Scientists propose national DNA database

(BLOOMBERG) A group of medical researchers have a counterintuitive proposal for shielding people’s most intimate personal data from prying eyes.

Share more of it, they say. A lot more of it.

In a new paper published in the journal Science on Thursday, researchers suggest that the best way to protect genetic information might be for all Americans to deposit their data in a universal, nationwide DNA database. The paper is being published by Vanderbilt University Medical Center’s Center for Genetic Privacy and Identity in Community Settings, a major center for the study of genetic privacy.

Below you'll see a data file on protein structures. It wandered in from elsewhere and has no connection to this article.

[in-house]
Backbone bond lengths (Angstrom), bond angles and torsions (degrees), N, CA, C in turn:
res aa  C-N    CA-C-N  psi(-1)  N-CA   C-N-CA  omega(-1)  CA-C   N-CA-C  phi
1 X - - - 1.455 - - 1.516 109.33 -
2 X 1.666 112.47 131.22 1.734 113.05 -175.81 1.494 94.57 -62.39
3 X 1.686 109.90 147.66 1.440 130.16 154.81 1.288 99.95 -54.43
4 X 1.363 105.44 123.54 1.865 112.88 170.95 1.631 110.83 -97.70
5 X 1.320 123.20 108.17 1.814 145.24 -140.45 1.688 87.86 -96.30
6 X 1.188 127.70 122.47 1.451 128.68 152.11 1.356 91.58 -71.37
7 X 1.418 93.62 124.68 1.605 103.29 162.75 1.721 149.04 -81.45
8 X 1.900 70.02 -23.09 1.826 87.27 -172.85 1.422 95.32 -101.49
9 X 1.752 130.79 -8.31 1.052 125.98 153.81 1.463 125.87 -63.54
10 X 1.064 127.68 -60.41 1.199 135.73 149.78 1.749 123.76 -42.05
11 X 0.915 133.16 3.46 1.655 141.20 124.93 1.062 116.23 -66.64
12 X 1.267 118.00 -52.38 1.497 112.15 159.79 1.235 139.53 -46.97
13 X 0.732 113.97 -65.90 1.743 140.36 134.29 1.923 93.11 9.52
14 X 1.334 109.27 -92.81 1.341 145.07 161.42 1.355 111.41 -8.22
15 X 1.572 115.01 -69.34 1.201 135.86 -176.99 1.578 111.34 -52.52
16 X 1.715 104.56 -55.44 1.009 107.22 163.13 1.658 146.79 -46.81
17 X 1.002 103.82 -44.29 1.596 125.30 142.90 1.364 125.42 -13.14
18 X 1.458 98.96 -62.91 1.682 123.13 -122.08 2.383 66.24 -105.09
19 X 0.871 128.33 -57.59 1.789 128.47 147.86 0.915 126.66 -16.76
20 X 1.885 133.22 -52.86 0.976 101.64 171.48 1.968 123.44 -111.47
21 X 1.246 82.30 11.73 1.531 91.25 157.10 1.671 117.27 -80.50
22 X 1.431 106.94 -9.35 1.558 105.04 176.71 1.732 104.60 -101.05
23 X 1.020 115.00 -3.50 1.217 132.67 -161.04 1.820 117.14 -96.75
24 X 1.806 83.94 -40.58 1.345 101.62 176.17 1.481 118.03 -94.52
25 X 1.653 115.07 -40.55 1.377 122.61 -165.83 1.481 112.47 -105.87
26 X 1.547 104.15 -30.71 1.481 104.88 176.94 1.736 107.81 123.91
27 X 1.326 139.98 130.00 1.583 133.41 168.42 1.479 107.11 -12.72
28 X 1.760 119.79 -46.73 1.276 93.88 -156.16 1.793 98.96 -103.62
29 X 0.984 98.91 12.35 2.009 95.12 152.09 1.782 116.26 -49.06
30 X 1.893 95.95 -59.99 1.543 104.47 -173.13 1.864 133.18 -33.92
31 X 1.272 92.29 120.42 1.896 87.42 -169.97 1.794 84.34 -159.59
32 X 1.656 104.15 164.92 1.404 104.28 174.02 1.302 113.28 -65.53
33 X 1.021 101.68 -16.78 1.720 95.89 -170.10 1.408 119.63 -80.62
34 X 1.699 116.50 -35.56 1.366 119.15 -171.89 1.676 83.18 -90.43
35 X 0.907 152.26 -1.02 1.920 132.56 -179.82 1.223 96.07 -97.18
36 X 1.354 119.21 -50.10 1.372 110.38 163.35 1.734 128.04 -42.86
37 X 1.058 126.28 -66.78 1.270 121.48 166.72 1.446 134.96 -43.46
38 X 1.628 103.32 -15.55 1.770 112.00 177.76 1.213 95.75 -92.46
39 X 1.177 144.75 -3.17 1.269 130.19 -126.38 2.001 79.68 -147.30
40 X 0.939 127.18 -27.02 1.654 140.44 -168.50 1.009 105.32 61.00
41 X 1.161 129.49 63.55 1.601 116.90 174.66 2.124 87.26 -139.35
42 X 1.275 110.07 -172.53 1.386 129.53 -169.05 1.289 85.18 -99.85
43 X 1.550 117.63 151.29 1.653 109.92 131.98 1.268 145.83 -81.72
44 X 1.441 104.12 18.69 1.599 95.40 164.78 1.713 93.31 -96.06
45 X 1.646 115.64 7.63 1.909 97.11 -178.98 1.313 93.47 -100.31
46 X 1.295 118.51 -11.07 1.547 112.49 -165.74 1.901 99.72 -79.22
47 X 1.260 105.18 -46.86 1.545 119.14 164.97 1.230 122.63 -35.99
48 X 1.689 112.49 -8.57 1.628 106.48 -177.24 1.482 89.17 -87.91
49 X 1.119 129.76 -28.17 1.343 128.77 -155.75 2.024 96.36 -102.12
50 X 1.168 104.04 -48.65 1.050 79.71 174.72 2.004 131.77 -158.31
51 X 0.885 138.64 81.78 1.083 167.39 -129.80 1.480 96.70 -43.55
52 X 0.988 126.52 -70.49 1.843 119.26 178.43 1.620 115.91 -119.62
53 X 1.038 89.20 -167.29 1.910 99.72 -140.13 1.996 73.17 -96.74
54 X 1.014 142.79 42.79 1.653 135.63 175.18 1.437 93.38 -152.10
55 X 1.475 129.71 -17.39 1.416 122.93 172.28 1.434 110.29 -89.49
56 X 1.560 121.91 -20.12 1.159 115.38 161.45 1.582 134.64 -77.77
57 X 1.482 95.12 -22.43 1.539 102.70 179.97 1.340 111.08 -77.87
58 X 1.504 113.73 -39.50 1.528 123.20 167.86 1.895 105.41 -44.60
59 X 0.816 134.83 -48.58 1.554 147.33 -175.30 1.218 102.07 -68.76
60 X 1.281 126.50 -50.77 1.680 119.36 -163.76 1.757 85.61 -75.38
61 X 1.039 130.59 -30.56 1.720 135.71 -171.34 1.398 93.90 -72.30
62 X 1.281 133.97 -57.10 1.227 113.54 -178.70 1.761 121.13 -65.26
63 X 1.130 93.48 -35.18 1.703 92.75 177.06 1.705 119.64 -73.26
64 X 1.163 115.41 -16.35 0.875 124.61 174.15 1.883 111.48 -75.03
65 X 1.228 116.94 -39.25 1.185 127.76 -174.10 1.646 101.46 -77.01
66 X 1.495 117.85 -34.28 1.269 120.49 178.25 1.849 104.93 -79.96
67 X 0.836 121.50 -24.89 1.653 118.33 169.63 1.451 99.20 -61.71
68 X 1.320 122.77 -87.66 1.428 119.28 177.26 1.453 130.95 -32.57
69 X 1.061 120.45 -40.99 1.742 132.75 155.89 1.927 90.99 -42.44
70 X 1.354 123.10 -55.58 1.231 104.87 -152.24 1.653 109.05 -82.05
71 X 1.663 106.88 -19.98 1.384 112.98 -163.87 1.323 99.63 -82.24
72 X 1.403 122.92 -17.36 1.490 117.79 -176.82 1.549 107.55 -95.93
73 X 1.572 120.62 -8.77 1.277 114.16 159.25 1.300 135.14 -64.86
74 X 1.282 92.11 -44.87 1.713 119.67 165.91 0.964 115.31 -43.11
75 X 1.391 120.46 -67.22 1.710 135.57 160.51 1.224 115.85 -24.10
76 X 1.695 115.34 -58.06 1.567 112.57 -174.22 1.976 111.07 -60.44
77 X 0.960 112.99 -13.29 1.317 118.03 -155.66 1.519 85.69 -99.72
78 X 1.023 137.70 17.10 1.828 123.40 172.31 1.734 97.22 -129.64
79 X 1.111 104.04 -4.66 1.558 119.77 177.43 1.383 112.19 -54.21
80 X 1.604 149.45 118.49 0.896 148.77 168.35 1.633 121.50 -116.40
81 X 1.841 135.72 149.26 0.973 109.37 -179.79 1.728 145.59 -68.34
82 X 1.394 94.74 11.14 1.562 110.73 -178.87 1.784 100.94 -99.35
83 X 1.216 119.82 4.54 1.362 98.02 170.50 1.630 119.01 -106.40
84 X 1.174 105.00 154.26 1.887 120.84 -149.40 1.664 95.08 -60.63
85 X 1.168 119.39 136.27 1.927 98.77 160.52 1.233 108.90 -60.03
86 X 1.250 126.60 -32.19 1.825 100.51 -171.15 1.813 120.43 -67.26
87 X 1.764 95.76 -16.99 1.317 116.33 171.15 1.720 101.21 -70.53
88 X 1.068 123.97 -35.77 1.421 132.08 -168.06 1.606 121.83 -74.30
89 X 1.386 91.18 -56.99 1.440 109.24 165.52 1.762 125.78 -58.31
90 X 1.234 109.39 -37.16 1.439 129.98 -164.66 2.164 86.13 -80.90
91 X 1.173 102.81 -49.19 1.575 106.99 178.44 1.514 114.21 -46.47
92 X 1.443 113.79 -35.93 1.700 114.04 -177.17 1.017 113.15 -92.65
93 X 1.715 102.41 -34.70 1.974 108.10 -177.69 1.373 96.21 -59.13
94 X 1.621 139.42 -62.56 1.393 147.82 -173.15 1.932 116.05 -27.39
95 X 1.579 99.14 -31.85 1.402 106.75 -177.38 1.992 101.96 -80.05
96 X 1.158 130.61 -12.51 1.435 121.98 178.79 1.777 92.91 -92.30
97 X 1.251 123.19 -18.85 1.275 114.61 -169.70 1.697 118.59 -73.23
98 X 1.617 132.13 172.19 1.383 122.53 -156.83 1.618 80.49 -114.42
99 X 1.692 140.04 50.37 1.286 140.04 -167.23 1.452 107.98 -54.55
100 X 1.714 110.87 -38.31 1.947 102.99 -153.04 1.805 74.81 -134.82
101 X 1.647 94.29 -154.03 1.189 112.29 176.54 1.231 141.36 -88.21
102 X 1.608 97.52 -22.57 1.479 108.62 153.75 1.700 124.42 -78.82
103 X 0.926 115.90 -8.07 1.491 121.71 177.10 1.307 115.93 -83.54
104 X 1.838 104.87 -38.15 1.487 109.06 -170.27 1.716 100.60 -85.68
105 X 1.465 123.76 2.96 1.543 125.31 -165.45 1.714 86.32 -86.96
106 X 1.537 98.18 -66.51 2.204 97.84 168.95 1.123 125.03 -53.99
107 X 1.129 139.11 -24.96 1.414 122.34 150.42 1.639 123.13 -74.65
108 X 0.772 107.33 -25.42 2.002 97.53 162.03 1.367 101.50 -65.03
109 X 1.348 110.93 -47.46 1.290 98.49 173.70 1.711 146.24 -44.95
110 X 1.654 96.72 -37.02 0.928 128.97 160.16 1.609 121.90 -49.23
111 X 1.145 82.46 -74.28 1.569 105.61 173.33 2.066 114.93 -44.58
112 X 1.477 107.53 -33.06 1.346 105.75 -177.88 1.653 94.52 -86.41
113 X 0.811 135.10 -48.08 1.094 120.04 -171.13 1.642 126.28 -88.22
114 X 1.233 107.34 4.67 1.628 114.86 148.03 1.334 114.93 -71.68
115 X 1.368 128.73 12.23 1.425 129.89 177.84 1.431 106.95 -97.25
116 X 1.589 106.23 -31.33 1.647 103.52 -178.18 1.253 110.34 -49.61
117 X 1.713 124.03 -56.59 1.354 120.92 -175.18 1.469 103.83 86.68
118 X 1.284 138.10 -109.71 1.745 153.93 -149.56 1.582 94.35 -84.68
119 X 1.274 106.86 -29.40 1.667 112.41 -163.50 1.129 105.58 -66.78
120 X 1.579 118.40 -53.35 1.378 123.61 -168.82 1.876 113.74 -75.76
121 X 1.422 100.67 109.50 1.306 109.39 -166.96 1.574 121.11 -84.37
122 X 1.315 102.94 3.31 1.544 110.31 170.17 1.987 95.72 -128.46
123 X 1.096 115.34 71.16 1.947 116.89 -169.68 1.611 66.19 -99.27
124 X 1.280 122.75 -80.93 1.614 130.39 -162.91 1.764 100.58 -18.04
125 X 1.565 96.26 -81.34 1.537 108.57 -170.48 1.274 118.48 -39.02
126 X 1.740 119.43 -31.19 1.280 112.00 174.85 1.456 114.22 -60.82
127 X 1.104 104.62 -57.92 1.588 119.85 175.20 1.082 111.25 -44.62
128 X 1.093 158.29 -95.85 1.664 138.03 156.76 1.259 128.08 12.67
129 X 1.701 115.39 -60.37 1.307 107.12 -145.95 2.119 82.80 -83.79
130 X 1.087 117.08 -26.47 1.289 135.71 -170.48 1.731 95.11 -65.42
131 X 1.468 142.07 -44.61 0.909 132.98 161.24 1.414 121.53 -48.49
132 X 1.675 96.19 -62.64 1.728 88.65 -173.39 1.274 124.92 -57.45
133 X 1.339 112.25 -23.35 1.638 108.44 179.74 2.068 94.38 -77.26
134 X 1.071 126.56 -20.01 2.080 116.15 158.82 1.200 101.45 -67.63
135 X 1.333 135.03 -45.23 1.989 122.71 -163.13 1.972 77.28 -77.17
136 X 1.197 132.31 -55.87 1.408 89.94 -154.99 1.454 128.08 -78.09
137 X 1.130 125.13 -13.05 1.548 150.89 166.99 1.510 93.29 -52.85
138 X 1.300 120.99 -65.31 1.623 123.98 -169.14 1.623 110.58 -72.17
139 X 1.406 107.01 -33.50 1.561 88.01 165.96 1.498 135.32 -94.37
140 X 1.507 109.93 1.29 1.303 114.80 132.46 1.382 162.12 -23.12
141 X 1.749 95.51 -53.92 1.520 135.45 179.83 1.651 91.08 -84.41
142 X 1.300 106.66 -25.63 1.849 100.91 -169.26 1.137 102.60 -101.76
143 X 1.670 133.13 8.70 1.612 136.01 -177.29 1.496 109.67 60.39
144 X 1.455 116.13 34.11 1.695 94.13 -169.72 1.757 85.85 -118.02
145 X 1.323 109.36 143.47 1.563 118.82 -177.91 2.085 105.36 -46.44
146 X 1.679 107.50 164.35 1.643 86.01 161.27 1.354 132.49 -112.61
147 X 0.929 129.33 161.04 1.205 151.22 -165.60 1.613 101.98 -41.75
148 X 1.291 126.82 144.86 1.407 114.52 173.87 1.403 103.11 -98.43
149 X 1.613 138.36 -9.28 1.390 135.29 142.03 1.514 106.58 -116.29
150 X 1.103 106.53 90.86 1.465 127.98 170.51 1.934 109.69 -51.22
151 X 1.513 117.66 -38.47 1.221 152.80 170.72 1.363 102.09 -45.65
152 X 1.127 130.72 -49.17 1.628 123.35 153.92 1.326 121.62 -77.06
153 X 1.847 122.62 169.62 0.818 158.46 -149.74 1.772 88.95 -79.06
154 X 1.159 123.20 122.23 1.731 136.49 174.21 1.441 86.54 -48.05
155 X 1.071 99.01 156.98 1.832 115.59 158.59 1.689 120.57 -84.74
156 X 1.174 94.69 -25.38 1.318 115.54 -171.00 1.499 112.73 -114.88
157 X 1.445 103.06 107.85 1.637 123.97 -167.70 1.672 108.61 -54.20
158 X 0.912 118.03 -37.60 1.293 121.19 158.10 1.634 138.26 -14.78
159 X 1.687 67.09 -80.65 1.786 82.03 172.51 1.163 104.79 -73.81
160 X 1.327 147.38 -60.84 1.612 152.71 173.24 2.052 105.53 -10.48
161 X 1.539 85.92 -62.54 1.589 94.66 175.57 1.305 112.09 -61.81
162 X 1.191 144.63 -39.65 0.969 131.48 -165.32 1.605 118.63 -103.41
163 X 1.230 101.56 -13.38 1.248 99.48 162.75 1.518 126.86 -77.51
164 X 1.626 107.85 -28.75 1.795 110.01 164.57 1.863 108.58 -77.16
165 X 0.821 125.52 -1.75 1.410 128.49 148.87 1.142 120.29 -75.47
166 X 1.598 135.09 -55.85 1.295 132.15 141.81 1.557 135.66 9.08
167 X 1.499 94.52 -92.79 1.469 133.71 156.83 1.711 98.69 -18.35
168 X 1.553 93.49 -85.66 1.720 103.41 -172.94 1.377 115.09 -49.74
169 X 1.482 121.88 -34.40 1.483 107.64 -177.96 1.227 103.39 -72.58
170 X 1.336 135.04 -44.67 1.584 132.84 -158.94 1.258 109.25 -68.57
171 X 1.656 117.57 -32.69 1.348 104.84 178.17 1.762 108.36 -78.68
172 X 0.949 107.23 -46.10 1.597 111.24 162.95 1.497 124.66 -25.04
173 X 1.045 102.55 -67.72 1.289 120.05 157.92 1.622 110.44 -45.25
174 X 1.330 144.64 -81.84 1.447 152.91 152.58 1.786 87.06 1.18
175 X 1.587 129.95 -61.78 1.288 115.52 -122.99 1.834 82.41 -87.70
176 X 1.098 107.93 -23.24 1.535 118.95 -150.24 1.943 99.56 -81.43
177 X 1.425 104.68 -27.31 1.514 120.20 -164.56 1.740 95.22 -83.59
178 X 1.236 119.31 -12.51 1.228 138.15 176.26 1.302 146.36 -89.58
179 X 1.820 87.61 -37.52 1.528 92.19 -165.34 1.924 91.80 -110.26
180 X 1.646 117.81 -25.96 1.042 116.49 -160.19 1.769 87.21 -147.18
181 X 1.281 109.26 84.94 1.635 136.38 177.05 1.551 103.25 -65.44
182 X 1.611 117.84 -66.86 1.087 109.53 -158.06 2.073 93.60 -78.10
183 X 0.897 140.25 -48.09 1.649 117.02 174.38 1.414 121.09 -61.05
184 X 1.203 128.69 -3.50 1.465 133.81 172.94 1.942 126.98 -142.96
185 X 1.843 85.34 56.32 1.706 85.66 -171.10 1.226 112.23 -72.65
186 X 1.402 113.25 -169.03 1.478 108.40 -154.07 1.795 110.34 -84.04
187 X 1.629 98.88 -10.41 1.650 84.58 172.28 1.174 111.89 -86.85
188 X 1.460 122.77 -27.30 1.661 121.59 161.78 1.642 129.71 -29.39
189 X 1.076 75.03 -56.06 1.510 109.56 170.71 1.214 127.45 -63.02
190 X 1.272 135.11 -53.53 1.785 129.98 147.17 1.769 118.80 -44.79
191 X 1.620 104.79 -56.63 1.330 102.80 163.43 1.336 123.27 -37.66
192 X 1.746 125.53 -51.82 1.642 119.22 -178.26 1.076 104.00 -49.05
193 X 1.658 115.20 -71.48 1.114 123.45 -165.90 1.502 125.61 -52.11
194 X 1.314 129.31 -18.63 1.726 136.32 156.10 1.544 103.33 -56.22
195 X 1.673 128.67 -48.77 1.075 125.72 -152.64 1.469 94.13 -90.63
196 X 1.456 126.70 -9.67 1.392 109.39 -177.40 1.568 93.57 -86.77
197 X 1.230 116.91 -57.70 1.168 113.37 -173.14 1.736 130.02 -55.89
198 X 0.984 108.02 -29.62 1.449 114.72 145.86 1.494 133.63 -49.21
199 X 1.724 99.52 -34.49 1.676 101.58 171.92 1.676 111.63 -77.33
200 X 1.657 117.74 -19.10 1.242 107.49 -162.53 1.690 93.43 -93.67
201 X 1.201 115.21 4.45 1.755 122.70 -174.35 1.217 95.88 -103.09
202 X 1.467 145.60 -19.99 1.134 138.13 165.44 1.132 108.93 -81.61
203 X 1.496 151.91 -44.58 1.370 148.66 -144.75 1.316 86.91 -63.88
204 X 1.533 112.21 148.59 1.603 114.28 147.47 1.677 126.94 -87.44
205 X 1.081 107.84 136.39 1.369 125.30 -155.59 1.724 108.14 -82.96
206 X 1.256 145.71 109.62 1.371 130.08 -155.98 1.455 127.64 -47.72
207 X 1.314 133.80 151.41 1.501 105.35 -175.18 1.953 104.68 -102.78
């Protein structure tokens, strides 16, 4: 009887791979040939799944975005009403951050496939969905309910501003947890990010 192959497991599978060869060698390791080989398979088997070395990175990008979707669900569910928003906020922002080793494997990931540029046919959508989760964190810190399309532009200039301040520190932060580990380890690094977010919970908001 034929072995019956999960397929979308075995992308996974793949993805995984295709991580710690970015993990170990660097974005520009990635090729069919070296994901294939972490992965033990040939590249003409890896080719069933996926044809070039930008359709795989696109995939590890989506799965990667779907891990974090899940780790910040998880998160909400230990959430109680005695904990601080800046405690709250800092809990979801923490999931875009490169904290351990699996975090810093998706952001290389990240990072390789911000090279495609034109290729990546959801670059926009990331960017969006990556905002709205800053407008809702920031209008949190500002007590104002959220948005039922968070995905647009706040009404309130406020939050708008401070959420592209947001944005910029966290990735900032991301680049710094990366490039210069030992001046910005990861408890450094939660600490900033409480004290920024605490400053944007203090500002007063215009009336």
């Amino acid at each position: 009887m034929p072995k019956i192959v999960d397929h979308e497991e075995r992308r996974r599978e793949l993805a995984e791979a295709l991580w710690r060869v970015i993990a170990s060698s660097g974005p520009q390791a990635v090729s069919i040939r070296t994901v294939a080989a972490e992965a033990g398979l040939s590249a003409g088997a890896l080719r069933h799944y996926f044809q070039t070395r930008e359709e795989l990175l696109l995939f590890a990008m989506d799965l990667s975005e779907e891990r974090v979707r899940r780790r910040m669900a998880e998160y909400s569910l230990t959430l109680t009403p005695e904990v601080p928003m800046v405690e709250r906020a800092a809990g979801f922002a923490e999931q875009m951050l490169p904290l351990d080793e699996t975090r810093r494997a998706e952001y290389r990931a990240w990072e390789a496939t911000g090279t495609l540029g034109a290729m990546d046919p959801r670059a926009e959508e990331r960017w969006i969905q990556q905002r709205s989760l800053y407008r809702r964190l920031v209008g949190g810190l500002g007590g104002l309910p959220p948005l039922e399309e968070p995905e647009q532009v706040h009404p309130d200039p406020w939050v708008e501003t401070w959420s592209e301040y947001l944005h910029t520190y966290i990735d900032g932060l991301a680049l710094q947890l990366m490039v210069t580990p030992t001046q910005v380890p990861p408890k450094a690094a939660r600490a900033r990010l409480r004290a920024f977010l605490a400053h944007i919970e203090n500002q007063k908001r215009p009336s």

Concerns about who can gain access to genetic information gathered by consumer genetic-testing websites has been on the climb since April, when police made an arrest in a decades-old serial-murder case in California. To ensnare the alleged Golden State Killer, investigators trawled an open-source database popular with genealogy hobbyists to search for relatives of possible suspects. Police found matches, and then got their man.

If enhancing privacy by creating a giant database of people’s DNA sounds counterintuitive, the group’s point is that it’s already too late to prevent mass exposure.

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